Daily archives: December 20, 2010

Sergeant Birdbrain

Just above the point where his impressive nose met his brow, there was a bulge on Sergeant Templeton’s forehead. A wrinkly bulge of paler, younger skin. With two yellow eyes which sometimes moved independently of one another and always blinked at the most disconcerting moment.

The reasoning had been simple. Pigeons process images three times faster than humans. So why not give a human, a soldier, a pigeon’s image processing abilities. They’d be able to detect enemy movements more easily and their aim when shooting moving targets would be excellent.

The brain grafting technique had only taken a few billion to perfect,and Templeton was an incredible marksman and the perfect man to take point. He only tuned into the bird brain and eyes when he needed to, the rest of the time it could think its own little thoughts.

But he did have a way of bobbing his head whilst talking which made people think he was pecking at them.

links for 2010-12-20

  • The Harrier made its final flight with the British RAF last week, marking an end to the jet famous for being able to take off and land vertically. The jet's recently declassified flight manual shows just how extraordinary it was.

    The original Hawker Harrier Jet was designed by the British in the 60s and utilized a "vectored thrust turbofan engine," which allowed the thrust created by the jet engines to be pointed in a downward direction. The first planes were launched using an upward-curved ski-jump ramp on flight decks for a short takeoff.

  • How bad is violence in northern Mexico? Our old pals at Texas Armoring have seen business skyrocket for armor-plating low-profile beaters. When you need a bulletproof Toyota Camry, something's truly wrong with the world.
  • I took a stroll over to the Kindle store to do some browsing in the grandaddy of the ebook stores. Looking through the “Top 100″ it’s remarkable how many different forces are at work in presenting ebooks. I picked out a bunch of covers to take a closer look at.

    Some of these clearly are winners—they’ve made the leap to a different format successfully, and do a great job of selling their books. Others . . . not so much. Take a look.

  • Every day life is a good inspiration, my best sellers were initially created for my own needs, I started modeling iPhone 4 cases a few weeks before I went to get mine, since I'm a bit clumsy and knew I would drop it at some point. I think my record at the moment is once a week, often on a hard surface and so far no cracks!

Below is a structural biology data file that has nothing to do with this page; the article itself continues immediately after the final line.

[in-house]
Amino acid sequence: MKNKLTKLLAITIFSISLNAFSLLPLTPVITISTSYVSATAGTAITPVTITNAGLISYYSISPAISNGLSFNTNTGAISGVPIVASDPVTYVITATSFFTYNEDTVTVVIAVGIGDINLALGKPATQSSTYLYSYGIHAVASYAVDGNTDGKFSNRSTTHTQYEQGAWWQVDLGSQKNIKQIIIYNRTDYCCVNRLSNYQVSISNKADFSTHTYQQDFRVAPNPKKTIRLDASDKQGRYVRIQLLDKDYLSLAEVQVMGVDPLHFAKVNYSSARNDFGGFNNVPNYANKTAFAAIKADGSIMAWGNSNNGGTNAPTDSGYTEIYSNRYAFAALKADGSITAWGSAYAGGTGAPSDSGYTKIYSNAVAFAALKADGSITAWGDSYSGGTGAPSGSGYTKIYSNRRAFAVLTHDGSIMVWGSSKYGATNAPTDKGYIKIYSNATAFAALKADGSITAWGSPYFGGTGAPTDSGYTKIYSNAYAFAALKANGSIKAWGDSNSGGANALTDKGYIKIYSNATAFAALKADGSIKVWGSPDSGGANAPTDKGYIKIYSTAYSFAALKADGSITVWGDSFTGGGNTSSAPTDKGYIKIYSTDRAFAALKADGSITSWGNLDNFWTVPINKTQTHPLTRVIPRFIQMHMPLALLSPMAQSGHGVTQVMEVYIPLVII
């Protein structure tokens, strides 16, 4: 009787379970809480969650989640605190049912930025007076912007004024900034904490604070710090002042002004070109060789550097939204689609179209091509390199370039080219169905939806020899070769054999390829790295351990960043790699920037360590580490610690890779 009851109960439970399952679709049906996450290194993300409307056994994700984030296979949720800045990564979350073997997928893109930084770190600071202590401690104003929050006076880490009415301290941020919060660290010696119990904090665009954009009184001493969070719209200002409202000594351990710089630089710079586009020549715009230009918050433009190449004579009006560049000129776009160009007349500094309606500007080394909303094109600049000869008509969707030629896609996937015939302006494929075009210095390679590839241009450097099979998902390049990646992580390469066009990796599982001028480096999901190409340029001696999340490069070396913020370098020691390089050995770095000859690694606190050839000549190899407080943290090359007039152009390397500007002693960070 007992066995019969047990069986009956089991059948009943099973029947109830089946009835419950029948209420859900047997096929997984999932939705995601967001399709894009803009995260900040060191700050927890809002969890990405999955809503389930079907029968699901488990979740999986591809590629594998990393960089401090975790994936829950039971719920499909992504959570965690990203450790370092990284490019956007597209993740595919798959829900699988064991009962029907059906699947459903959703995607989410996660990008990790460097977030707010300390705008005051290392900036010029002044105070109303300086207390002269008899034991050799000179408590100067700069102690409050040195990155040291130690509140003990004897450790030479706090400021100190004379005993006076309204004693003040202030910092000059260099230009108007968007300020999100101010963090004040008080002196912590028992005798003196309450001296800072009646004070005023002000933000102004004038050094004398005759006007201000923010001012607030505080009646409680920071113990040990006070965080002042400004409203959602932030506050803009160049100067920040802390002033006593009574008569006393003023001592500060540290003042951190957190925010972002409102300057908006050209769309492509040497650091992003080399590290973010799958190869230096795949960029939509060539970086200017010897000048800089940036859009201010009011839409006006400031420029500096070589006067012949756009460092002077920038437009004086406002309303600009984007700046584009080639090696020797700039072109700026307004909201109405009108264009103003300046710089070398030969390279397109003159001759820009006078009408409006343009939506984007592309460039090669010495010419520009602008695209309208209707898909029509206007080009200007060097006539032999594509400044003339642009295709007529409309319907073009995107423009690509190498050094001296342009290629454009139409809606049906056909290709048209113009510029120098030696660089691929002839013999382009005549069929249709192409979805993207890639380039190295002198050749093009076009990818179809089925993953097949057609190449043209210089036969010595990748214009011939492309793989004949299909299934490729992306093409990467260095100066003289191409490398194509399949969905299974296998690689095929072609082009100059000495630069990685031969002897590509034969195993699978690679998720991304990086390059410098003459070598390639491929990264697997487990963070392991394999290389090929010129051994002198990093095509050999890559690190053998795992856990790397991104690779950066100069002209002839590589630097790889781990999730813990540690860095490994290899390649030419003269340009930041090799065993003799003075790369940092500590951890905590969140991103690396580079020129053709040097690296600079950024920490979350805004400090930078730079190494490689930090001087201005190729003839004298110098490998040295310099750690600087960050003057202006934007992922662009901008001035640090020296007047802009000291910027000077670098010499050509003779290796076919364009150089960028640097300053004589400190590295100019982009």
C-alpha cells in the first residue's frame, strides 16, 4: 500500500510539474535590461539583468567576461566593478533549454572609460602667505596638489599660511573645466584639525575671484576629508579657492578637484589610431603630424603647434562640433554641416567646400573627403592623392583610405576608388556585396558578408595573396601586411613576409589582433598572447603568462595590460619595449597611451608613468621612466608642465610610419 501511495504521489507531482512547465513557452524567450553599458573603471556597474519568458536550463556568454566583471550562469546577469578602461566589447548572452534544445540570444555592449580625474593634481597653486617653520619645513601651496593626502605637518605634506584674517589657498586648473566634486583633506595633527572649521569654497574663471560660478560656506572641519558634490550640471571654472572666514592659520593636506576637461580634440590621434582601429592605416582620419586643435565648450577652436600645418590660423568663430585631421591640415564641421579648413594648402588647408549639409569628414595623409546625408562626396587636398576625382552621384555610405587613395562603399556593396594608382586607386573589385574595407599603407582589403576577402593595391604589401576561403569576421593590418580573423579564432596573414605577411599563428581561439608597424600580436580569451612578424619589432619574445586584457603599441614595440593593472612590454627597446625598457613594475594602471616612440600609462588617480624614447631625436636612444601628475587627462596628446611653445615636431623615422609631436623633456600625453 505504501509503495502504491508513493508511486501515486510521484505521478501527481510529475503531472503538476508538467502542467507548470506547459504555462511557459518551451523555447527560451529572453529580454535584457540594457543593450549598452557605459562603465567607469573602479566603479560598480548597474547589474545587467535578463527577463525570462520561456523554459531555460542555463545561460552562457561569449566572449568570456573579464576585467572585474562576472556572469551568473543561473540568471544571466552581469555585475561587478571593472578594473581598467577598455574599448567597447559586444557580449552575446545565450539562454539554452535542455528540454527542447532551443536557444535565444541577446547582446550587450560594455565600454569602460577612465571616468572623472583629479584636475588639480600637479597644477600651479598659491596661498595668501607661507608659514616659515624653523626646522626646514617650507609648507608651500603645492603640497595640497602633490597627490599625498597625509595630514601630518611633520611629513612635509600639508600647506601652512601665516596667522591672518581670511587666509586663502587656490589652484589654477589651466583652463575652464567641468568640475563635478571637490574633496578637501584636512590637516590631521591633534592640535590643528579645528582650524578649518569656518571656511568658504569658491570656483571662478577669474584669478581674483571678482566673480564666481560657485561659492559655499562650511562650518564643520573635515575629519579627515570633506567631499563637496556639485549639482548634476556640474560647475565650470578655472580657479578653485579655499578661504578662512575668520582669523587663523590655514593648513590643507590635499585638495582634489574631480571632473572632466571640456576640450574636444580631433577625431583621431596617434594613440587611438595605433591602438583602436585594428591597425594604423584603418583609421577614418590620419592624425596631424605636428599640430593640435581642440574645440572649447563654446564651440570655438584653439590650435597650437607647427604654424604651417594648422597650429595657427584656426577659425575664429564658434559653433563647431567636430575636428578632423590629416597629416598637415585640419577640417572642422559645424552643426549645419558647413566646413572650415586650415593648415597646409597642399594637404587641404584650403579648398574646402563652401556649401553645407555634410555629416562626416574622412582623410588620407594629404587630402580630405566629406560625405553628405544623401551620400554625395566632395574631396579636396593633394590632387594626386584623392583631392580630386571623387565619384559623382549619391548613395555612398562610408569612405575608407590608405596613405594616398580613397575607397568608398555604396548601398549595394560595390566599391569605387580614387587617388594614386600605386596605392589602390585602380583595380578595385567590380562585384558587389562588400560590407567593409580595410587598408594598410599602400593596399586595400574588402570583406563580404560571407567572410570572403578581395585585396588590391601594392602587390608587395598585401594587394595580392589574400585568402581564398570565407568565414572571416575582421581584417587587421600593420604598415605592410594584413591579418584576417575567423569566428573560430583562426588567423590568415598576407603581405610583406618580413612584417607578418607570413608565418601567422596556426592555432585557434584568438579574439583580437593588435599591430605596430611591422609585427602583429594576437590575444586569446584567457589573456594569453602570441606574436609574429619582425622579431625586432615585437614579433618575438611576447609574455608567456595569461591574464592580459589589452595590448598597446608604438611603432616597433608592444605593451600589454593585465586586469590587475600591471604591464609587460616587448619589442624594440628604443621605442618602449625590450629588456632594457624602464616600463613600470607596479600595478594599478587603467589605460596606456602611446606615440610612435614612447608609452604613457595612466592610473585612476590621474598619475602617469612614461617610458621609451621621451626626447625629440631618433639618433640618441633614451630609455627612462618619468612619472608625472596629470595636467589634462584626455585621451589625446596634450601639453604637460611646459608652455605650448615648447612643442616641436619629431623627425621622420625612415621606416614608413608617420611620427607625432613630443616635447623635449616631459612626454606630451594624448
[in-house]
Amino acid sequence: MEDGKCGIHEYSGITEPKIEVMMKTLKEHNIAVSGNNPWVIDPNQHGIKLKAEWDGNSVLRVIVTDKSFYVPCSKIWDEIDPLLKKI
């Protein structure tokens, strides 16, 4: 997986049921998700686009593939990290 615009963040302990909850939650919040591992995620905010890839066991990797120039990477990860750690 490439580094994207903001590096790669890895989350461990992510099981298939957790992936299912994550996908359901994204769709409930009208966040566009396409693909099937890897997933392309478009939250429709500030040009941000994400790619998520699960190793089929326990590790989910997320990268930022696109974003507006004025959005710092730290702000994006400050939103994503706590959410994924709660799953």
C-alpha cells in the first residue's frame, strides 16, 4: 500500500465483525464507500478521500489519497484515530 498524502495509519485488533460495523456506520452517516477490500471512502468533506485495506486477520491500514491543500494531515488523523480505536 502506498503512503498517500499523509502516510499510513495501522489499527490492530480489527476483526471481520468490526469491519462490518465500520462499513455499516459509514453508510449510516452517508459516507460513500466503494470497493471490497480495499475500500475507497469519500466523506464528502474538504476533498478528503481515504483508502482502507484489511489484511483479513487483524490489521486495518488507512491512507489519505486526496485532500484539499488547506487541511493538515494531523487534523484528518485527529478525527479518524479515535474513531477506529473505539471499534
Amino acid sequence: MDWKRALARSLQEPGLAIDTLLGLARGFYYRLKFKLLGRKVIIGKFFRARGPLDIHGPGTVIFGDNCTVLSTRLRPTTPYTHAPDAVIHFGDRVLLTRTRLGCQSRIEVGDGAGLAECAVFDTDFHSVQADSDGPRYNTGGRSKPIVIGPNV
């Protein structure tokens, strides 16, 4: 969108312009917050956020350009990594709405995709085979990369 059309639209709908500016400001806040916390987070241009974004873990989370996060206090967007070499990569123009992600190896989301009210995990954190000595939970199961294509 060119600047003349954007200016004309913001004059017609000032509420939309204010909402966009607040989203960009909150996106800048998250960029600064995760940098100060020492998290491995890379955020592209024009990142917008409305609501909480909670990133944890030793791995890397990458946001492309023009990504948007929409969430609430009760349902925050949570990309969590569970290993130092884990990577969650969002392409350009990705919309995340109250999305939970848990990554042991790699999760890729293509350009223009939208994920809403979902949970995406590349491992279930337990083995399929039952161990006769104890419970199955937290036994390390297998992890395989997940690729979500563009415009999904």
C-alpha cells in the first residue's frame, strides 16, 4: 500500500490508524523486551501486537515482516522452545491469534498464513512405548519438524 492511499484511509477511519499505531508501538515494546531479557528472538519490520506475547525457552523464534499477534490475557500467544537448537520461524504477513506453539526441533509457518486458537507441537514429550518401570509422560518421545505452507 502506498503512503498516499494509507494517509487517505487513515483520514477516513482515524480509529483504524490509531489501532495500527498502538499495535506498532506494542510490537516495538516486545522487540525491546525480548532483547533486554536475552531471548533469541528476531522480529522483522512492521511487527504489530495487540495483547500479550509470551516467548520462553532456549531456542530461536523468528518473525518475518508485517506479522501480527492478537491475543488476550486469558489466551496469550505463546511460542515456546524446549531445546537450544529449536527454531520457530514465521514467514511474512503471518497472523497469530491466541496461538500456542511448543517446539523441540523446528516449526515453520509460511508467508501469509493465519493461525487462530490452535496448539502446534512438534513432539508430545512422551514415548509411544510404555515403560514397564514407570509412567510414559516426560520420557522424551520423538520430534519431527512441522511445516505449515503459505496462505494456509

• Every December I do a post about resolutions for writers, and every year I add more of them. This year is especially interesting, because my latest advice goes against some of my earlier advice…
  • CYCLONE by Vanhulsteijn: A beautiful high quality head-turning bicycle that is designed for fast, comfortable rides. The frame is completely handcrafted out of stainless steel and can be suited with a wide variety of high quality parts.
  • With the onset of winter, we believe that you have the opportunity to encounter some truly fantastic environments on your bike. Despite the heightened media on slips, accidents and ice, riding in the snow is actually quite safe (you are travelling slowly and there are lots of drifts to fall into) and most of all, its fun!.

    Like anything new, there is a bit of working out how to do it for it to work for you, so you have to get out there and try it. In the meantime, here are a few tips to help you get your riding sorted out in the white stuff.

  • The next time two smartly dressed young people knock at your door, keep you chatting as if they're casing the joint and then ask you whether you really understand the true meaning of Christmas, try this: invite them in, brew up some hot mead, and explain to them patiently about a time 2,000 years ago when early Christians went in search of an arbitrary date on which to celebrate an event of middling theological importance in their fledgling religion.

    Sitting around a festive Yule tree (redolent of the Norse god Ullr), decorated in tiny, glittering symbols of the end of darkness and the return to light, watch their little faces light up as you share seasonal offerings of meat and sprouts, in communion with the seasonal generosity of nature. Soon they will understand the true meaning of the Winter Solstice.

Daily post 12/20/2010

Posted from Diigo. The rest of my favorite links are here.